Commentary: One year into housing recovery, jobs showing signs of life
By: Lou Barnes Contributor
Long Treasurys broke upward, out of the trading range of the last eight weeks. Not by much, but out, the 10-year T-note above 2.8 percent for the first time in more than two years — 2.86 percent at this moment. Mortgages are stickier, the rise negligible (investors have lost fear of another refi wave), but the march toward 5 percent is underway. Two patterns are helpful, one 24 hours old, the other a 60-year vintage. Before discussing those, dismiss a false lead: The 17-nation eurozone enjoyed positive gross domestic product (GDP) in the second quarter, ballyhooed in the U.S. press as an “end to recession.” A positive quarter is the technical definition of a recession’s end, but not even the Europeans believe this is anything more than a passing moment of stabilization. Yesterday’s trading was instructive.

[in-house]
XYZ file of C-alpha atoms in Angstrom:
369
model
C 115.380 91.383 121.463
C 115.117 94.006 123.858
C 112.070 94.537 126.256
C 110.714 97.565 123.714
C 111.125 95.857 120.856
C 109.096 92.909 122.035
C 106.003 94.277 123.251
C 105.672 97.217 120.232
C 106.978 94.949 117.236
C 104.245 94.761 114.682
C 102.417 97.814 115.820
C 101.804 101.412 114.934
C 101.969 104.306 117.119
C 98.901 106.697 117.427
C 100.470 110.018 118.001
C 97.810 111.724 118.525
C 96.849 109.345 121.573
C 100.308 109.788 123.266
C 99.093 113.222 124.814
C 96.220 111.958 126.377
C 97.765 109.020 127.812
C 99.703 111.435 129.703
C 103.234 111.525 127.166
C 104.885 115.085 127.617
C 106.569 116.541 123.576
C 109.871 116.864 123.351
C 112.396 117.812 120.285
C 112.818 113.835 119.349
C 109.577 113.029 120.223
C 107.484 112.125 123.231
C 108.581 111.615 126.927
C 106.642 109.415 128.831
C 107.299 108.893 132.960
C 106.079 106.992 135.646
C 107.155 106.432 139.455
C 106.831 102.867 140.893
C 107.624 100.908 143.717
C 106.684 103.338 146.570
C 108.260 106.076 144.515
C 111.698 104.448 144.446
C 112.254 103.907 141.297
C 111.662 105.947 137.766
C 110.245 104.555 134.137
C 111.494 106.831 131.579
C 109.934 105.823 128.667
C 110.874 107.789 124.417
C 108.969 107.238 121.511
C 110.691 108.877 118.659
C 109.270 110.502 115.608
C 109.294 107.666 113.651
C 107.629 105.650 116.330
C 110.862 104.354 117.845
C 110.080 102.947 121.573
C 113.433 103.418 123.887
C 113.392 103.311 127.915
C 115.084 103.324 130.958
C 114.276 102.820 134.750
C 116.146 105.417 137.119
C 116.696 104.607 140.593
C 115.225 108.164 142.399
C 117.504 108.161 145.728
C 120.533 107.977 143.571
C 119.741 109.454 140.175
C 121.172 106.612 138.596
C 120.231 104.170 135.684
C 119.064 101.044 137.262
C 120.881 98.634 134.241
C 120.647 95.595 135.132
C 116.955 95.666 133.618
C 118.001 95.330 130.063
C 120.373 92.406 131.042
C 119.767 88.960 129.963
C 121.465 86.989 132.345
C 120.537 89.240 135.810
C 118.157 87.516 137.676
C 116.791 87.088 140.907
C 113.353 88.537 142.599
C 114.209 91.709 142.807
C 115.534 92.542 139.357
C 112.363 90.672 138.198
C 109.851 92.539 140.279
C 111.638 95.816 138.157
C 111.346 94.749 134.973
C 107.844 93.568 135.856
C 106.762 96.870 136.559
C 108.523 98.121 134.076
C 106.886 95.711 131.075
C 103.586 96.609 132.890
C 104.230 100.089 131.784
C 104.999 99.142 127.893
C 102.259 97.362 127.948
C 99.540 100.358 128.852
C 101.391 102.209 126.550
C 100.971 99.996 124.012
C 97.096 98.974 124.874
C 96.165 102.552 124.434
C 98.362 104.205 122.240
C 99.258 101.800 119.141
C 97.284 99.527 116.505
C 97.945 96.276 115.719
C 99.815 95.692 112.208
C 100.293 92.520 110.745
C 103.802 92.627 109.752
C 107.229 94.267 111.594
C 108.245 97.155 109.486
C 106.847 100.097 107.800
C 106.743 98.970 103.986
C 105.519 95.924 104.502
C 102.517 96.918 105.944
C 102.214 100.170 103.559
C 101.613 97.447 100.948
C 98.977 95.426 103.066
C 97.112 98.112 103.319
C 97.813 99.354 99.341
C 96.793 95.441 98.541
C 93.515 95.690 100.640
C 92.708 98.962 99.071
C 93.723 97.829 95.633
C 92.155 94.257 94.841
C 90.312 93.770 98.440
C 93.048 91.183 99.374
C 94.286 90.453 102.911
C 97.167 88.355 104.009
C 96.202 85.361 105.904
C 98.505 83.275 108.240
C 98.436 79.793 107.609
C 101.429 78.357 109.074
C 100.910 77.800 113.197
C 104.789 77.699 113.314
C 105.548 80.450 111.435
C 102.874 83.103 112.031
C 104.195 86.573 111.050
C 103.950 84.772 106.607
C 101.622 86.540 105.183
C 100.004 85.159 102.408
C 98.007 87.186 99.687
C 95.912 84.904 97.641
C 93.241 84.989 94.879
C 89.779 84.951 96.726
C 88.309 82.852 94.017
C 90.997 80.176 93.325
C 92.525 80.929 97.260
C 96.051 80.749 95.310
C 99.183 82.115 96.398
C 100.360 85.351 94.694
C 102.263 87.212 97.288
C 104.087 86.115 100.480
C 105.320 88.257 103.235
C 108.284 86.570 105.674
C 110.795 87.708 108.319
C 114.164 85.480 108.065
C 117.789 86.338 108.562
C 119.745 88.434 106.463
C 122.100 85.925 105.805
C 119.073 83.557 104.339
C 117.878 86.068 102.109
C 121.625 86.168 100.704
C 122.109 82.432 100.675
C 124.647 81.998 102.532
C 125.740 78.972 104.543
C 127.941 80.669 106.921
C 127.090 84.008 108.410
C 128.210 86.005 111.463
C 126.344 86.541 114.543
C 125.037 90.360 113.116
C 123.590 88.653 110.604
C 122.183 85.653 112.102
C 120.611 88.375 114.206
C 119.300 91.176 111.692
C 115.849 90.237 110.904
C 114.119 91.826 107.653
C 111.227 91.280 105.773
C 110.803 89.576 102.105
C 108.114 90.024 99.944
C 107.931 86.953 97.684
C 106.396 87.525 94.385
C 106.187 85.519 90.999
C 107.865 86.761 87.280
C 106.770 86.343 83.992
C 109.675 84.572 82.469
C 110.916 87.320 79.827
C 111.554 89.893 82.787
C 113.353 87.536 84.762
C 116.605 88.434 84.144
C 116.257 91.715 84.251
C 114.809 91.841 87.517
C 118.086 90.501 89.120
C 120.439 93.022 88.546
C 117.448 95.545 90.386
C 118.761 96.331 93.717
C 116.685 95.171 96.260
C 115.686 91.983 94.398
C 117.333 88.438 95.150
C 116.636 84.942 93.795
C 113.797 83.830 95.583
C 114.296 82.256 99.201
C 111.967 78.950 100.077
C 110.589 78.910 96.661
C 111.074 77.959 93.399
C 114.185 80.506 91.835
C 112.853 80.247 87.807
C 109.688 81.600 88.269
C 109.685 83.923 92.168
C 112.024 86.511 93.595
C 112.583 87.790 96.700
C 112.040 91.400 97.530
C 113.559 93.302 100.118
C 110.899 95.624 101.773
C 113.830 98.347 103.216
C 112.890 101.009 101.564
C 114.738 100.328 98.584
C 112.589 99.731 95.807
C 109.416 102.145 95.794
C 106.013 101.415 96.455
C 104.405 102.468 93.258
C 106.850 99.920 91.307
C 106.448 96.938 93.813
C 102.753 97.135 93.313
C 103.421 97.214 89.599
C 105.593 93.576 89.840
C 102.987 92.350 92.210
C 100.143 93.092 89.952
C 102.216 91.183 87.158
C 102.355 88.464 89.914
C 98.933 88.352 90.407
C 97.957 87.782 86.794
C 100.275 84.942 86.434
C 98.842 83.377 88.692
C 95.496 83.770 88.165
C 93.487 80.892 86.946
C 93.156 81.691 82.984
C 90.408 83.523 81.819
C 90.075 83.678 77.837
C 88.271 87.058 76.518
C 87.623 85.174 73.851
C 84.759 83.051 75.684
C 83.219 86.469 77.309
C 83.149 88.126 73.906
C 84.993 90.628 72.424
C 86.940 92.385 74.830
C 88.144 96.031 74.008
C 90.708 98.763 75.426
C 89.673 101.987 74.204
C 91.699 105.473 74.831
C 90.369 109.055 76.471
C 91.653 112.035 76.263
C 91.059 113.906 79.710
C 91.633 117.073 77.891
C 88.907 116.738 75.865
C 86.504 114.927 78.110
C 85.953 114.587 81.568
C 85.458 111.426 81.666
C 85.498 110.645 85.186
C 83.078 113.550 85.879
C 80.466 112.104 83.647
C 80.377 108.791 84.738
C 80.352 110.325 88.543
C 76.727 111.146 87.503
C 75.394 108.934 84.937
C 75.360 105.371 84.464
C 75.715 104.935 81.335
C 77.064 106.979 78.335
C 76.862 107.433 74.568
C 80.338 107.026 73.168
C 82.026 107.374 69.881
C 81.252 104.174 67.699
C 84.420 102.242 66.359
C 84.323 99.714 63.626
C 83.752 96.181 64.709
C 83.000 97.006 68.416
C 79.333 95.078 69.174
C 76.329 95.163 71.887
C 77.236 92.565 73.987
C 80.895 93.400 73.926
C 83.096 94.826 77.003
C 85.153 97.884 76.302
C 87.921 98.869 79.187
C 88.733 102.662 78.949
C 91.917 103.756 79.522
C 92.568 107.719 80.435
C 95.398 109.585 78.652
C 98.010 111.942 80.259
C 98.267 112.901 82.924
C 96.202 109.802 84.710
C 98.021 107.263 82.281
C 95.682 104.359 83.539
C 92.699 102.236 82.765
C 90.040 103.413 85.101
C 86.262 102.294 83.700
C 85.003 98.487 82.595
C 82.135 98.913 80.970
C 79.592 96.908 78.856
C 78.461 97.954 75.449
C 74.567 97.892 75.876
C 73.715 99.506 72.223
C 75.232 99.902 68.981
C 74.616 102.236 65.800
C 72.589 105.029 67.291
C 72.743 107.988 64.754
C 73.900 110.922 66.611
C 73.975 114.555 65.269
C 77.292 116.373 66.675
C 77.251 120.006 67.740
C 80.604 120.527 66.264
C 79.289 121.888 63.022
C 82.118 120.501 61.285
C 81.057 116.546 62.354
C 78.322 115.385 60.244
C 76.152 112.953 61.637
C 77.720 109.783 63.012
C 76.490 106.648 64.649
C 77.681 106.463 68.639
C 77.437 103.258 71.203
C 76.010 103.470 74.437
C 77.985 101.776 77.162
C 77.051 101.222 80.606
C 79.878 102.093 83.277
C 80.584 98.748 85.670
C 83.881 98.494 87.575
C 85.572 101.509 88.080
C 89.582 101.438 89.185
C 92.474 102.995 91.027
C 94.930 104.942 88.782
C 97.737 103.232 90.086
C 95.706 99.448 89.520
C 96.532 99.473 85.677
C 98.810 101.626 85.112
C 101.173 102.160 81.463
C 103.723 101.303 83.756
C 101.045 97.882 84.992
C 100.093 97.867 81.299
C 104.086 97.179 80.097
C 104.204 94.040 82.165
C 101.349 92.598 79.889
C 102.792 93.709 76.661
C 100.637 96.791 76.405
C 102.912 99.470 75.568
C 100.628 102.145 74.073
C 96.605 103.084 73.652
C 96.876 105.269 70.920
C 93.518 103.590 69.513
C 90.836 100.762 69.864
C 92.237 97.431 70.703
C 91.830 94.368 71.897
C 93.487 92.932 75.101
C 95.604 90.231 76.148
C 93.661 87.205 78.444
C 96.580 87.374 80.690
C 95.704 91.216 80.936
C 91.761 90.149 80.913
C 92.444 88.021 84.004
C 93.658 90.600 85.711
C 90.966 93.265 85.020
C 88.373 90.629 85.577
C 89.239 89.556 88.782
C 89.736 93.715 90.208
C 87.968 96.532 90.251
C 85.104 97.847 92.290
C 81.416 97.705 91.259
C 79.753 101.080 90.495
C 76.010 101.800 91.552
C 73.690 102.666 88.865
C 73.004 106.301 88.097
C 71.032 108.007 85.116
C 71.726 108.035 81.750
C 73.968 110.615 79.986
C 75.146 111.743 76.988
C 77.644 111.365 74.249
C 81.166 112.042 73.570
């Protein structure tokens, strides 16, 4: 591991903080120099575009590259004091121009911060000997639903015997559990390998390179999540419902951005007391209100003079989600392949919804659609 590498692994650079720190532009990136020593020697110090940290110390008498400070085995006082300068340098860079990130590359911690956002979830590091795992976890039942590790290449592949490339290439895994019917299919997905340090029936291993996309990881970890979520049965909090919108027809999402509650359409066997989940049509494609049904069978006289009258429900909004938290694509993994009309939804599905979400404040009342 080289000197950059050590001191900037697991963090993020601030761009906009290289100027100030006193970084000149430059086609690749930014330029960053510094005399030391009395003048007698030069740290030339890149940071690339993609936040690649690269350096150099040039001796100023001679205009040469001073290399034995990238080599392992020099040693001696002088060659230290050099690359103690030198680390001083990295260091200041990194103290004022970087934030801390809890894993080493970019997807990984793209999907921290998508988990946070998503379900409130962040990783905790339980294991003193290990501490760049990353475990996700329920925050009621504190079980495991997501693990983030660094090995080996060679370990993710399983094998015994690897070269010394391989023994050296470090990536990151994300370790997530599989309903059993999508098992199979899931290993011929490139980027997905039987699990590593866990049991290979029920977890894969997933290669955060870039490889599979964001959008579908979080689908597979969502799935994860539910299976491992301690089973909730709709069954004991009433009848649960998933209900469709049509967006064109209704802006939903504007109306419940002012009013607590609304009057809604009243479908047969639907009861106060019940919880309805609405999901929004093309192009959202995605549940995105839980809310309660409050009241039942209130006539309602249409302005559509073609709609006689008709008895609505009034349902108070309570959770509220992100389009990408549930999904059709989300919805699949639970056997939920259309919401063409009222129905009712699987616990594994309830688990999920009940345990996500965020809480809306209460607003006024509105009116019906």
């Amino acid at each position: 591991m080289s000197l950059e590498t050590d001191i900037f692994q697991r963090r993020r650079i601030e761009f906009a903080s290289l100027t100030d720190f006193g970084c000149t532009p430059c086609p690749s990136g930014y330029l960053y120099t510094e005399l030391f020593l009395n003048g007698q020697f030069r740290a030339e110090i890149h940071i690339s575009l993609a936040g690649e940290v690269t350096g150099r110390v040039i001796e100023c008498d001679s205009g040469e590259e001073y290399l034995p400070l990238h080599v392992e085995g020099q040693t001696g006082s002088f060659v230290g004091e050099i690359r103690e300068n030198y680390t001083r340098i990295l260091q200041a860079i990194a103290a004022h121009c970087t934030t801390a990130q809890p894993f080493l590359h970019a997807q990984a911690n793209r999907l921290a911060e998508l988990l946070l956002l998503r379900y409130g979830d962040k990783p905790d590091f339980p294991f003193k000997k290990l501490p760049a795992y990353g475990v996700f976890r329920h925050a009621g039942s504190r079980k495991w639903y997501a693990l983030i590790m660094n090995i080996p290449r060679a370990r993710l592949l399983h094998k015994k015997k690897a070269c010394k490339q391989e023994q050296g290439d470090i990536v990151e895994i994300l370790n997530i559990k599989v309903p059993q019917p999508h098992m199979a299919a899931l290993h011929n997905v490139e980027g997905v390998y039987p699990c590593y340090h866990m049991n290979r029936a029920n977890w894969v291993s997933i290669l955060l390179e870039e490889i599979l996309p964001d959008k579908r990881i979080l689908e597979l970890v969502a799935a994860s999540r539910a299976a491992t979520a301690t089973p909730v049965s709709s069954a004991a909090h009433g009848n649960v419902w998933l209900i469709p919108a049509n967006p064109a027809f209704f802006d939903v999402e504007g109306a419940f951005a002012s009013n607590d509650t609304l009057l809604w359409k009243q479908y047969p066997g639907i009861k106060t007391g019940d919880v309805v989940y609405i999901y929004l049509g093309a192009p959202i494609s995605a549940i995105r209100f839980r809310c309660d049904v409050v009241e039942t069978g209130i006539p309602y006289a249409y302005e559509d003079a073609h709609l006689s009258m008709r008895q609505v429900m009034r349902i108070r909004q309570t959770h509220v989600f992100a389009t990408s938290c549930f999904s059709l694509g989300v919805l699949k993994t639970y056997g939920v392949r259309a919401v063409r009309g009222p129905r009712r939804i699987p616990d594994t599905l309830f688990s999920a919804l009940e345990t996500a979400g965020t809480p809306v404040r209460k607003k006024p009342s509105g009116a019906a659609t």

News that should have helped long-term rates did not: Egypt’s descent into civil war; 200 points off the Dow; and zero-gain industrial production in July. News that overwhelmed all else and pushed up rates: New claims for unemployment insurance last week fell to a six-year low: 320,000. Thursdays’ market calculus is now persistent: Jobs override all. If employment is strengthening, the Federal Reserve will taper quantitative easing to zero within six months. Thus stocks traded down on good economic news. I have never found a direct conveyor of QE cash to stocks, except running through the vacant minds of stock boosters. Whether real or imaginary, the mind prevails, but it does not say much for the investment-value underpinnings of stocks that good economic news is bad news. The trading-desk shorthand for unemployment insurance applications is “claims.” Every U.S. recession since the big war has ended in the same pattern: Credit-sensitive housing and autos rebound as soon as the Fed cuts rates. The job market is the last to recover, often lagging housing by two years.